Piaskowski stays free
The record is devoid of any evidence' that he took part in Tom Monfils' beating, the appeals court ruled
DE PERE - Francine Gaie had not been able to find her brother, Mike Piaskowski, by mid-afternoon Tuesday when camera crews arrived at her workplace to ask about the news that his release from prison had been upheld by the 7th U.S. Circuit Court of Appeals.
Piaskowski, one of six men convicted six years ago in the 1992 murder of paper mill worker Tom Monfils, was in the Rhinelander area with his daughter, who had apparently turned off her cell phone. When a reporter asked Gaie, "How are you going to tell him?" she giggled involuntarily.
"It's going to be real emotional," she said with a wide grin. "I think he's going to cry and well up again, and I'm just going to say 'We Won!'"
When the family finally caught up with Piaskowski around 7 p.m., he and his daughter were driving back to her home after helping a friend with some home construction work.
"He was absolutely elated when he found out," said Terry Enright, a friend of the family. "He had to pull over so he could compose himself."
The three-judge panel handed Piaskowski a complete victory, affirming U.S. District Judge Myron Gordon's decision that not enough evidence was presented at trial to justify the guilty verdict and slapping down any suggestion that he could be retried without violating his right against double jeopardy.
"The record is devoid of any direct evidence that Piaskowski participated in the beating of Monfils, and the available circumstantial evidence at most casts suspicion on him," said the opinion written by Appeals Judge Terence Evans. "This is a far cry from guilt beyond a reasonable doubt. Accordingly, we affirm the district court's decision ..."
All six men were sent before the jury in a single trial, and the appeals panel agreed with Gordon that the state's case against Piaskowski was the weakest of the six, depending largely on circumstantial evidence and inferences that Piaskowski may have been present when Monfils was severely beaten and then tossed, unconscious, into a pulp vat at the James River Corp. mill.
"Although a jury may infer facts from other facts that are established by inference, each link in the chain of inferences must be sufficiently strong to avoid a lapse into speculation," Evans wrote. "In this case, the chain of inferences the State attempts to forge fails in multiple places. Piaskowski may have been involved in the attack on Monfils and his murder, but under our system of law, that must be proven beyond a reasonable doubt. The scant evidence here falls short of meeting that burden."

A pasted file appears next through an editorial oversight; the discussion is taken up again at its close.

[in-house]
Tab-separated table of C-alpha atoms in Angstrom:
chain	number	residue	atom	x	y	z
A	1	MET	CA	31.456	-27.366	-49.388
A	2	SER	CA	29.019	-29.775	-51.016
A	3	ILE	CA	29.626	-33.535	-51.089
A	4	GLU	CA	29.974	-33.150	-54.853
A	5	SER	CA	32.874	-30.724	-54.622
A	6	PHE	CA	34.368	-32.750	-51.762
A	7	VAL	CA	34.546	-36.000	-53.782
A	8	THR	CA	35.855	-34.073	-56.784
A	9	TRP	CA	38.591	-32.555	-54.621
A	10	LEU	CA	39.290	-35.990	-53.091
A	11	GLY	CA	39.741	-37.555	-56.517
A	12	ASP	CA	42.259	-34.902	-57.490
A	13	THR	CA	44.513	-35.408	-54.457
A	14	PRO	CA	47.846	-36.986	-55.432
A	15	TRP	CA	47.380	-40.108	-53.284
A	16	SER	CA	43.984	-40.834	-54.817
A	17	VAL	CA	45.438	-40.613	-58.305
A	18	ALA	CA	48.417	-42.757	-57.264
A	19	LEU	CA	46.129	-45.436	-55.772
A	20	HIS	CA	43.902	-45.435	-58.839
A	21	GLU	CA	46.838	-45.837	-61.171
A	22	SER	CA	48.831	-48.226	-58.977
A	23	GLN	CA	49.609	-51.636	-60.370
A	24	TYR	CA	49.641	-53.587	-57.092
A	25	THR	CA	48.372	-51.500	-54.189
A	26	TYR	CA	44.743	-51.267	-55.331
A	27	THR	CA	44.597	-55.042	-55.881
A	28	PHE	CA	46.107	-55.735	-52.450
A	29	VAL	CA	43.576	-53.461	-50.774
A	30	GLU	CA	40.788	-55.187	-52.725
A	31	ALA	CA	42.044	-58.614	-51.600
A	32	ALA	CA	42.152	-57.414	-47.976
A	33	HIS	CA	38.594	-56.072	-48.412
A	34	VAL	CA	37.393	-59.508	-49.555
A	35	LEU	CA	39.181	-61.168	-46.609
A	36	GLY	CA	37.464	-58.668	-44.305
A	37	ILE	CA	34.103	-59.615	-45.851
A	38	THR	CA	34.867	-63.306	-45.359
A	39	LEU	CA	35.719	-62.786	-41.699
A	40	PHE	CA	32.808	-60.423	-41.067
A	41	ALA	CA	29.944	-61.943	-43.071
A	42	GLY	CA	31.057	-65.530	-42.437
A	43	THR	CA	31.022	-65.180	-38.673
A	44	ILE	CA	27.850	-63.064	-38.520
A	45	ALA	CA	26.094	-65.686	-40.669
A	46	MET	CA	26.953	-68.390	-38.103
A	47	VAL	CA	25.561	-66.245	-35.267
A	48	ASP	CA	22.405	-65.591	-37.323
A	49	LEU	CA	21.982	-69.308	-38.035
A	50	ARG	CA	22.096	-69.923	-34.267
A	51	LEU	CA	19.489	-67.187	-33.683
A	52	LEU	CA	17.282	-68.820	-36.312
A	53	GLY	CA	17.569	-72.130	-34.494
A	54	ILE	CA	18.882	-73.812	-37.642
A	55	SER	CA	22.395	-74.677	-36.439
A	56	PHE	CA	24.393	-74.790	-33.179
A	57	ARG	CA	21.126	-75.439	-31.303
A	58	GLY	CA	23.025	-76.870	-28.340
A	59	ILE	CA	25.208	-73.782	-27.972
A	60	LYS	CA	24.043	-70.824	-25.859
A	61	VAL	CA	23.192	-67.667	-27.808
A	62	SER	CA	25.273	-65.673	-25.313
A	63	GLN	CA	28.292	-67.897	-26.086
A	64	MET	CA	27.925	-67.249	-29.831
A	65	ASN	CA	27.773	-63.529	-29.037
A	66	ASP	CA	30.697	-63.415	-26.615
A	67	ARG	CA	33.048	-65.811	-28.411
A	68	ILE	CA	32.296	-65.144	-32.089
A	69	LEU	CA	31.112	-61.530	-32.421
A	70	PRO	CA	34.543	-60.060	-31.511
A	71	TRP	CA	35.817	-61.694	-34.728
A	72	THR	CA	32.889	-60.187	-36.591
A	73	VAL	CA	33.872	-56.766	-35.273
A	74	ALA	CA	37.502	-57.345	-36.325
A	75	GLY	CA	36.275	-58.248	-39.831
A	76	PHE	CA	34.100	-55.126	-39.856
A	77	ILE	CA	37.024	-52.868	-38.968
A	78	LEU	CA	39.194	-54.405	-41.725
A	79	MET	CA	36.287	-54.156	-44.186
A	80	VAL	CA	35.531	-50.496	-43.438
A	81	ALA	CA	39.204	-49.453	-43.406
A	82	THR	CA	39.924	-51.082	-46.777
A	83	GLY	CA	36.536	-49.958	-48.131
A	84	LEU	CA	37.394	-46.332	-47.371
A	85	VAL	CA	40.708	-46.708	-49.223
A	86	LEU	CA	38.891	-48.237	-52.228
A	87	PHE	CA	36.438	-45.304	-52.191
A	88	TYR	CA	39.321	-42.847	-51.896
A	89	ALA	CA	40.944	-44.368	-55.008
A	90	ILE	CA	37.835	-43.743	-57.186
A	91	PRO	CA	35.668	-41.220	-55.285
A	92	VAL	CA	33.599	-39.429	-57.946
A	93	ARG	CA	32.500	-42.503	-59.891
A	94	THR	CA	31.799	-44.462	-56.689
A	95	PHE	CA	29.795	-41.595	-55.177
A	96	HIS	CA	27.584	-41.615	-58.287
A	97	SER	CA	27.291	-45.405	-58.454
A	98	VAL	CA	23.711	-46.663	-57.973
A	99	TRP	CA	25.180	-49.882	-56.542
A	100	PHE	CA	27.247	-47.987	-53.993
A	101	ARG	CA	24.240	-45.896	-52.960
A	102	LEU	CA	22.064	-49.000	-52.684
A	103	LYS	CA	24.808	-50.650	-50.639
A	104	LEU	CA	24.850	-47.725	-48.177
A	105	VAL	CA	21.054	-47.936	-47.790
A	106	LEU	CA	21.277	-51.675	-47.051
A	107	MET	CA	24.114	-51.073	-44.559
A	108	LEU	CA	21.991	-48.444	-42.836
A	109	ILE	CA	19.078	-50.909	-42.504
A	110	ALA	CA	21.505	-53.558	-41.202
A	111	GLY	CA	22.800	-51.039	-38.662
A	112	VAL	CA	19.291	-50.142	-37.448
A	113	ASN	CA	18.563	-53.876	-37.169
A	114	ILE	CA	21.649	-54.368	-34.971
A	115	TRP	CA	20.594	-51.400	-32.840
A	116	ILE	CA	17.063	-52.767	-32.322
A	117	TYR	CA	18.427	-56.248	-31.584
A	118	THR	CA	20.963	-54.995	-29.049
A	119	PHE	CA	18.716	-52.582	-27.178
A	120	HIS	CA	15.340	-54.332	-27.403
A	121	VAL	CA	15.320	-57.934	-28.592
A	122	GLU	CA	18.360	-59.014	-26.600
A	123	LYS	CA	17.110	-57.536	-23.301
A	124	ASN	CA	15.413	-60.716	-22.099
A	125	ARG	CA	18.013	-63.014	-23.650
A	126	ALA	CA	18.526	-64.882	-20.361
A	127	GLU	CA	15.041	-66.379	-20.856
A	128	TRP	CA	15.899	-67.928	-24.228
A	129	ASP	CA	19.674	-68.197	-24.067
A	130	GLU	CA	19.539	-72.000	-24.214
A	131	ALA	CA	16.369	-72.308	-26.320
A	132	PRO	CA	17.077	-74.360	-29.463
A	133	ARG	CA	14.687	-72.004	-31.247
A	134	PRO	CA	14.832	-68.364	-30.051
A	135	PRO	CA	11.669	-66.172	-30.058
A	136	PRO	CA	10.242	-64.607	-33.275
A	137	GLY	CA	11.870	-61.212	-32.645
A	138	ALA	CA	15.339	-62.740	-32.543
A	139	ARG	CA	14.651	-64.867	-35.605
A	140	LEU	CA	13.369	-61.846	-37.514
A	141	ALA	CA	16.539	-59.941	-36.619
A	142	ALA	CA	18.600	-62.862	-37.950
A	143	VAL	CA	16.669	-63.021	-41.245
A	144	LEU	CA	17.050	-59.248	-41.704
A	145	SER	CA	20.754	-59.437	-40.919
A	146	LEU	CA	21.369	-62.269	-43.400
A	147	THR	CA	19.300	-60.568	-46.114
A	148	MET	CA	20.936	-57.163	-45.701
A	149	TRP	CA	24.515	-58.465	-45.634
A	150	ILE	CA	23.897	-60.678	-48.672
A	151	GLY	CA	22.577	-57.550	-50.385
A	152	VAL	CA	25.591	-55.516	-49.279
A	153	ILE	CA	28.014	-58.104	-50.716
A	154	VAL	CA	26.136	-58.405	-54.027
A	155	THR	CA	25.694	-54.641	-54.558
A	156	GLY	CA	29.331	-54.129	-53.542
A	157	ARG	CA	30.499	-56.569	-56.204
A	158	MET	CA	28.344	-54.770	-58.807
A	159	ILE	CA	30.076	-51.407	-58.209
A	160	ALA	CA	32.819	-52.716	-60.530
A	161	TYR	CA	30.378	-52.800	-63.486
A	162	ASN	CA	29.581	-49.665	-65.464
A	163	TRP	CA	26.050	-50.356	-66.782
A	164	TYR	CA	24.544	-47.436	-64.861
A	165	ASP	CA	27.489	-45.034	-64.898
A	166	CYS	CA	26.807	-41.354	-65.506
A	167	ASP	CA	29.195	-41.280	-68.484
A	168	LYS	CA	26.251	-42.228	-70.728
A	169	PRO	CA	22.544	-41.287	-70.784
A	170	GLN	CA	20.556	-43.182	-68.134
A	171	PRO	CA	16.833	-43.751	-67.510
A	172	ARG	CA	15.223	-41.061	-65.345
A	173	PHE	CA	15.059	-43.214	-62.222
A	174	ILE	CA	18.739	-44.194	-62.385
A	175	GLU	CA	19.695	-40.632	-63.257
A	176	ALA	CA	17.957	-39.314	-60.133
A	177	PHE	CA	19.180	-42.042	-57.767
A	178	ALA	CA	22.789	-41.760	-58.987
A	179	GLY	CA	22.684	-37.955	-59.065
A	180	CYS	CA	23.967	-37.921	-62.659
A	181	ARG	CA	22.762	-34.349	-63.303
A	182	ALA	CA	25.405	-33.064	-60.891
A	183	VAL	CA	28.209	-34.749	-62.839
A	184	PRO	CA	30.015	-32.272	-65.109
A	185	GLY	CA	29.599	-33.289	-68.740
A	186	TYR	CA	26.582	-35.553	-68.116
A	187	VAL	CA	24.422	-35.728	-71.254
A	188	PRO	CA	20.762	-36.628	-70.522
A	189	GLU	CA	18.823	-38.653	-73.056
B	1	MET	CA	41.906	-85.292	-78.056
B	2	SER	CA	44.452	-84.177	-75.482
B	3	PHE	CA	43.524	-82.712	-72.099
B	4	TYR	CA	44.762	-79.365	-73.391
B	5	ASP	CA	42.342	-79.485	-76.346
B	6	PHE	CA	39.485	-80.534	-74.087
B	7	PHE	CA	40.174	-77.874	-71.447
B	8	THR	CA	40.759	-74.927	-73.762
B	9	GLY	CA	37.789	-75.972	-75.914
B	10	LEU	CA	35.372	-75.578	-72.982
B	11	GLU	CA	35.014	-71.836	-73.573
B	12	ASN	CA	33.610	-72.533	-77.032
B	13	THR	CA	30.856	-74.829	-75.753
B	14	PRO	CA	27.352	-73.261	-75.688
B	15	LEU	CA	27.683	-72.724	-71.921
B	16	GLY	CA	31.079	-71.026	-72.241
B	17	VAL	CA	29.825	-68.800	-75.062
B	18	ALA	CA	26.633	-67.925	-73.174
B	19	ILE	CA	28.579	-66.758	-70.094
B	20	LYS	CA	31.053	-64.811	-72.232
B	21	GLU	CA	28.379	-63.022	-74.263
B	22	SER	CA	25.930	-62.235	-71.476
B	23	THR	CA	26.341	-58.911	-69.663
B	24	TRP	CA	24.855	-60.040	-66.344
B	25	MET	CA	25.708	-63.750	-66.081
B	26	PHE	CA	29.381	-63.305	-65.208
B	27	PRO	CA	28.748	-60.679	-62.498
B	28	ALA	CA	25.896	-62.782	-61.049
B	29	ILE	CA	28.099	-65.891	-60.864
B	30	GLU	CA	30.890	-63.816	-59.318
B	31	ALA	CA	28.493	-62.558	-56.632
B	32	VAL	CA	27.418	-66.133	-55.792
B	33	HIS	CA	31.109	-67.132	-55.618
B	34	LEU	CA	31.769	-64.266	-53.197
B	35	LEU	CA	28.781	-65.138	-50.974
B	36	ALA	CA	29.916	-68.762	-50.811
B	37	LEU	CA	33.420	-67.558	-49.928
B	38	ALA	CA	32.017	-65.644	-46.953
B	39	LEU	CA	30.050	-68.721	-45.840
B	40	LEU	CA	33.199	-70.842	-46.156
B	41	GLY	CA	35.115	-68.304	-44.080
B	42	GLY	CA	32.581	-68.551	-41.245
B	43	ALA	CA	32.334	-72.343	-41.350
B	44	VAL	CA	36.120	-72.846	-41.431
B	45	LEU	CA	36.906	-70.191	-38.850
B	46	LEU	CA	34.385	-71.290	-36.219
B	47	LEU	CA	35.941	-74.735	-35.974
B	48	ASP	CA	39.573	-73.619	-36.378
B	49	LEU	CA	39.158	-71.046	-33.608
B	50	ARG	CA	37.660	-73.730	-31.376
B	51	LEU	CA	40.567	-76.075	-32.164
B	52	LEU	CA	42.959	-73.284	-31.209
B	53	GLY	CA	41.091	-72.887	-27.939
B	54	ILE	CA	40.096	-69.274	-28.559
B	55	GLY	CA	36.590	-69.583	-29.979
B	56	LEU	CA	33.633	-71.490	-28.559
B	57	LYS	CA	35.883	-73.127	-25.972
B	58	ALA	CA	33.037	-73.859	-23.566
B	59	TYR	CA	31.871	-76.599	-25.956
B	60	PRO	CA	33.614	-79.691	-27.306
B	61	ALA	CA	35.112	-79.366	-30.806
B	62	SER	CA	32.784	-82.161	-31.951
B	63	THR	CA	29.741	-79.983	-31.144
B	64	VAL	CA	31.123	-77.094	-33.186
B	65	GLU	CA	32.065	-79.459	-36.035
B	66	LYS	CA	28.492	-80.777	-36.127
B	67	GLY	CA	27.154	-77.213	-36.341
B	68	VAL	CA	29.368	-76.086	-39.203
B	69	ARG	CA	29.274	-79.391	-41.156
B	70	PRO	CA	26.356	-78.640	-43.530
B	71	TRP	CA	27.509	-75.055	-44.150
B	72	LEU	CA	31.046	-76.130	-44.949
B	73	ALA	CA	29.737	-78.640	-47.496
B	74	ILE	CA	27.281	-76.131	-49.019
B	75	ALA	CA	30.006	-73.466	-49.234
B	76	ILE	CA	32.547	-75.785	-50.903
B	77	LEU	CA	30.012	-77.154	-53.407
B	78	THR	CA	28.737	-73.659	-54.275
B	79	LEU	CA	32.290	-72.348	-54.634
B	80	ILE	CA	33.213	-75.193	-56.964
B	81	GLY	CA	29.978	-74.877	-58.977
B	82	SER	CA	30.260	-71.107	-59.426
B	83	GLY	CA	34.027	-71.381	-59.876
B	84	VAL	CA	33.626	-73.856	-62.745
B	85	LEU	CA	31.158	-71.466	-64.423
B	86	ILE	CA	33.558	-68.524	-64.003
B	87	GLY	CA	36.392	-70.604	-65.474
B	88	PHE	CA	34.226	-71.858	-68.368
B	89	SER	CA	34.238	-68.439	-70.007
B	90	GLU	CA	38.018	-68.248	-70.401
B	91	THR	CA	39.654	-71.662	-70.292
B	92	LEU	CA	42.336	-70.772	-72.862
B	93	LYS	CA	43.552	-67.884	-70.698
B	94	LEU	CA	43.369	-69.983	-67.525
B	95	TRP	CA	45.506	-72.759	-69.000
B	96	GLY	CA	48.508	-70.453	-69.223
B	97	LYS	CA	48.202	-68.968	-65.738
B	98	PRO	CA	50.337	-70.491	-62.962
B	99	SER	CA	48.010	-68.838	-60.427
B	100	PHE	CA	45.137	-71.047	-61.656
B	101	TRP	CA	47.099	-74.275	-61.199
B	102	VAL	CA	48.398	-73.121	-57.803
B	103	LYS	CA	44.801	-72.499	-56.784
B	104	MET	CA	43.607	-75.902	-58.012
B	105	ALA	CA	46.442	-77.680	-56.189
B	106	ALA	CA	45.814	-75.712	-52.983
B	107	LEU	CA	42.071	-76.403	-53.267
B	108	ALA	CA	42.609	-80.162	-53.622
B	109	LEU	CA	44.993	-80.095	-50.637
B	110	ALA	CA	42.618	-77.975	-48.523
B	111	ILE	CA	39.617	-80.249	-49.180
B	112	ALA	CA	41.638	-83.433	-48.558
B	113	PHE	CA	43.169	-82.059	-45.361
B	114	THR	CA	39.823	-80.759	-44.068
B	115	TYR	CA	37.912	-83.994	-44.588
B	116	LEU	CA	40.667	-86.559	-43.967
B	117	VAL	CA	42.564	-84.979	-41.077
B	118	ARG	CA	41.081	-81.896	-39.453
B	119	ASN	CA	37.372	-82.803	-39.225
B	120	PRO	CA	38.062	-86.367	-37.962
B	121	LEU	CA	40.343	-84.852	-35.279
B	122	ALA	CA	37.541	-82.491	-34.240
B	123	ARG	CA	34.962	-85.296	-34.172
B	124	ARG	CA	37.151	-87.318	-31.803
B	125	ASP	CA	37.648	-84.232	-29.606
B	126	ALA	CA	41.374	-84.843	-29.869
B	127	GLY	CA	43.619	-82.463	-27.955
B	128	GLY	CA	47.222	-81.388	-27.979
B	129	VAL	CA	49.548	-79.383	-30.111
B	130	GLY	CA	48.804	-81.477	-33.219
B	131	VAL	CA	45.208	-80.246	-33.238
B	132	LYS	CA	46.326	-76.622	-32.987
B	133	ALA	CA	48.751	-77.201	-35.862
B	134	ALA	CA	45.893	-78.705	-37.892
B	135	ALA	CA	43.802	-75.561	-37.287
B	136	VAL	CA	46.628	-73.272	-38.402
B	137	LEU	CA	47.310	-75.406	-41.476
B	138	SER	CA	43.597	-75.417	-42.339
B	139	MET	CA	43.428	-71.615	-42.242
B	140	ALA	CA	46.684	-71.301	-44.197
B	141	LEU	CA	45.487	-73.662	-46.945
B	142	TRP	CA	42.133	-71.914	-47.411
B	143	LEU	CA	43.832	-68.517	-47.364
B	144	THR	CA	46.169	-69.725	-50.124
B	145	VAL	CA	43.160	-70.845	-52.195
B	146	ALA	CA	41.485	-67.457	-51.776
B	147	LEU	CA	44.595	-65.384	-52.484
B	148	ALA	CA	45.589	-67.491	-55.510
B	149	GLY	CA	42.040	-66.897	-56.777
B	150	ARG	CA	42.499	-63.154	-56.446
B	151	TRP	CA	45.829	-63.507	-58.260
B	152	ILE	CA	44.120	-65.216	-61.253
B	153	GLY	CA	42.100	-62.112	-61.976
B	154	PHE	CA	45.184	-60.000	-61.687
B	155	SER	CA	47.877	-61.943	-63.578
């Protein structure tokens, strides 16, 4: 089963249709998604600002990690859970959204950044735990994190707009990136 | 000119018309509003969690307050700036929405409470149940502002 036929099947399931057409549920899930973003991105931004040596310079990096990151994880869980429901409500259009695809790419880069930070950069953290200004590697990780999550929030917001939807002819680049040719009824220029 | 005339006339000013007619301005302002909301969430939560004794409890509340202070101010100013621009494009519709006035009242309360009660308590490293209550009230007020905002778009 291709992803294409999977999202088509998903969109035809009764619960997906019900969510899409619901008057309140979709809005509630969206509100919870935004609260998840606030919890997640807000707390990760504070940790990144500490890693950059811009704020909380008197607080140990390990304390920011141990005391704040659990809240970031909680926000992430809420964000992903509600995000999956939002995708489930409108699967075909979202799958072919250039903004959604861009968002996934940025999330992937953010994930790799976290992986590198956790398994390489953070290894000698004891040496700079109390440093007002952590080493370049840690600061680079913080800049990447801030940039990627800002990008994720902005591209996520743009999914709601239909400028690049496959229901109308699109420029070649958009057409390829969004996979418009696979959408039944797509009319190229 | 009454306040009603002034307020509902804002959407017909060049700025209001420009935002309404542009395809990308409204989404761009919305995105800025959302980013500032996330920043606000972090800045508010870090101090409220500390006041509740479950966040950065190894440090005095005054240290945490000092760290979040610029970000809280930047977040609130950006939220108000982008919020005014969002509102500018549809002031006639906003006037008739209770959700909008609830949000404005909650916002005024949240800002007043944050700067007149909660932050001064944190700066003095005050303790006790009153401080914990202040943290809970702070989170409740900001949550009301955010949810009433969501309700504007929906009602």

Since Gordon issued his ruling Jan. 9, Gaie said, the family has been on a roller coaster, beginning with the state's successful move to increase Piaskowski's bail to $300,000 and the decision to take the case to the federal appeals court. He was released April 3 after the family scraped the money together.
"This last leg has been hard every time," she said. "The state appealing his release, coming up with the money; he's been in limbo since his release. It's been wonderful getting accustomed to a normal life again, but now, to have it actually maybe over entirely - unbelievable."
Gaie said she was somewhat confident her brother's release would be upheld after she sat through the oral arguments in Chicago. "I felt that (the state's arguments) were very weak, ill-prepared," she said. "And if they appeal any more it'd be more like turning the knife - I don't understand it."
Mitch Henck, spokesman for Attorney General James Doyle, said the state has the option of appealing to the U.S. Supreme Court or asking for a hearing before all 11 judges in the 7th Circuit Court of Appeals. It's too soon to say if such action would be taken, he added.
Gaie said she feels for the Monfils family, which had no comment Tuesday.
"Tom's death was very tragic and my heart goes out to them, it always had," Gaie said. "But the state only compounded Tom's death by going after an innocent man. They didn't solve it by going after my brother."
Piaskowski's nephew, Tracy Pierner, said his mother's brother missed six years of his life.
"Two of my daughters were born while he was in prison, and our oldest daughter was just a baby when he went away," he said. "A lot of years."
Pierner said Mike Piaskowski saw one family member's cottage this past weekend for the first time since he went to prison.
"Those kinds of things will happen more frequently over the next few months as he does get to know his family again and his friends, and get his life back together," he said. "He's got a lot of things to put back together - a job, a home, a life."
|Click HERE to read the full opinion of the U.S. 7th Circuit Court of Appeals.|